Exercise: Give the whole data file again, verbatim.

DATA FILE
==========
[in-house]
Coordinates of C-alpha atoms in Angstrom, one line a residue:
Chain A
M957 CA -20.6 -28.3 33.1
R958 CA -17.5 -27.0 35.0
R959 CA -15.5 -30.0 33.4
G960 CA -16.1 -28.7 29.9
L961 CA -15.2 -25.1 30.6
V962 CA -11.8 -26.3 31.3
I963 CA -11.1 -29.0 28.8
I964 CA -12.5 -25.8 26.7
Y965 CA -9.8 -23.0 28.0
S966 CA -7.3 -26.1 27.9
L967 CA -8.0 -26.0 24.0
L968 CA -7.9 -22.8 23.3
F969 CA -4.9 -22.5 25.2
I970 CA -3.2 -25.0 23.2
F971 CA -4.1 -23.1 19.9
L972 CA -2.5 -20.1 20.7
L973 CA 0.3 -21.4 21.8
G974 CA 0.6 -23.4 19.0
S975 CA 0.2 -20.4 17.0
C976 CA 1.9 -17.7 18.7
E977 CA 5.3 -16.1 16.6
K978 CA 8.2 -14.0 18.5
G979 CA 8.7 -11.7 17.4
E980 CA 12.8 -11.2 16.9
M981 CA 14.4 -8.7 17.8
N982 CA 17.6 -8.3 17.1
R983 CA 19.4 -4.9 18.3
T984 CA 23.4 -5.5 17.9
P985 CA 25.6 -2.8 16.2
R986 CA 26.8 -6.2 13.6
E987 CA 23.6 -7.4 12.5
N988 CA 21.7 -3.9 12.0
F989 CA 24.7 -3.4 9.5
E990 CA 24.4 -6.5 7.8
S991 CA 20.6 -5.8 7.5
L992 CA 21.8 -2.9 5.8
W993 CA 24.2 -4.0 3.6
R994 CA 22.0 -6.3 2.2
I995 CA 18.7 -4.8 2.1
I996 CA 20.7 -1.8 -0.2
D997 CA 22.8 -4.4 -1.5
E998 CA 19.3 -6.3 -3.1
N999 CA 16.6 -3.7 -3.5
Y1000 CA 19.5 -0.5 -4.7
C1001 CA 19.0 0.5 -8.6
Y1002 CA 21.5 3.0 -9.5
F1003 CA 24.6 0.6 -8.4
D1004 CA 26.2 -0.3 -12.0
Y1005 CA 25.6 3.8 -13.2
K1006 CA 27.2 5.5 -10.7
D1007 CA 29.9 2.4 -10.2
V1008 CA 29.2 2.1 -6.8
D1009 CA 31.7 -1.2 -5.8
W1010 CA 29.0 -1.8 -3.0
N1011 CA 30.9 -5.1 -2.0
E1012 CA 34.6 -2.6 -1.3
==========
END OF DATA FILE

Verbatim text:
[in-house]
Coordinates of C-alpha atoms in Angstrom, one line a residue:
Chain A
M957 CA -20.6 -28.3 33.1
R958 CA -17.5 -27.0 35.0
R959 CA -15.5 -30.0 33.4
G960 CA -16.1 -28.7 29.9
L961 CA -15.2 -25.1 30.6
V962 CA -11.8 -26.3 31.3
I963 CA -11.1 -29.0 28.8
I964 CA -12.5 -25.8 26.7
Y965 CA -9.8 -23.0 28.0
S966 CA -7.3 -26.1 27.9
L967 CA -8.0 -26.0 24.0
L968 CA -7.9 -22.8 23.3
F969 CA -4.9 -22.5 25.2
I970 CA -3.2 -25.0 23.2
F971 CA -4.1 -23.1 19.9
L972 CA -2.5 -20.1 20.7
L973 CA 0.3 -21.4 21.8
G974 CA 0.6 -23.4 19.0
S975 CA 0.2 -20.4 17.0
C976 CA 1.9 -17.7 18.7
E977 CA 5.3 -16.1 16.6
K978 CA 8.2 -14.0 18.5
G979 CA 8.7 -11.7 17.4
E980 CA 12.8 -11.2 16.9
M981 CA 14.4 -8.7 17.8
N982 CA 17.6 -8.3 17.1
R983 CA 19.4 -4.9 18.3
T984 CA 23.4 -5.5 17.9
P985 CA 25.6 -2.8 16.2
R986 CA 26.8 -6.2 13.6
E987 CA 23.6 -7.4 12.5
N988 CA 21.7 -3.9 12.0
F989 CA 24.7 -3.4 9.5
E990 CA 24.4 -6.5 7.8
S991 CA 20.6 -5.8 7.5
L992 CA 21.8 -2.9 5.8
W993 CA 24.2 -4.0 3.6
R994 CA 22.0 -6.3 2.2
I995 CA 18.7 -4.8 2.1
I996 CA 20.7 -1.8 -0.2
D997 CA 22.8 -4.4 -1.5
E998 CA 19.3 -6.3 -3.1
N999 CA 16.6 -3.7 -3.5
Y1000 CA 19.5 -0.5 -4.7
C1001 CA 19.0 0.5 -8.6
Y1002 CA 21.5 3.0 -9.5
F1003 CA 24.6 0.6 -8.4
D1004 CA 26.2 -0.3 -12.0
Y1005 CA 25.6 3.8 -13.2
K1006 CA 27.2 5.5 -10.7
D1007 CA 29.9 2.4 -10.2
V1008 CA 29.2 2.1 -6.8
D1009 CA 31.7 -1.2 -5.8
W1010 CA 29.0 -1.8 -3.0
N1011 CA 30.9 -5.1 -2.0
E1012 CA 34.6 -2.6 -1.3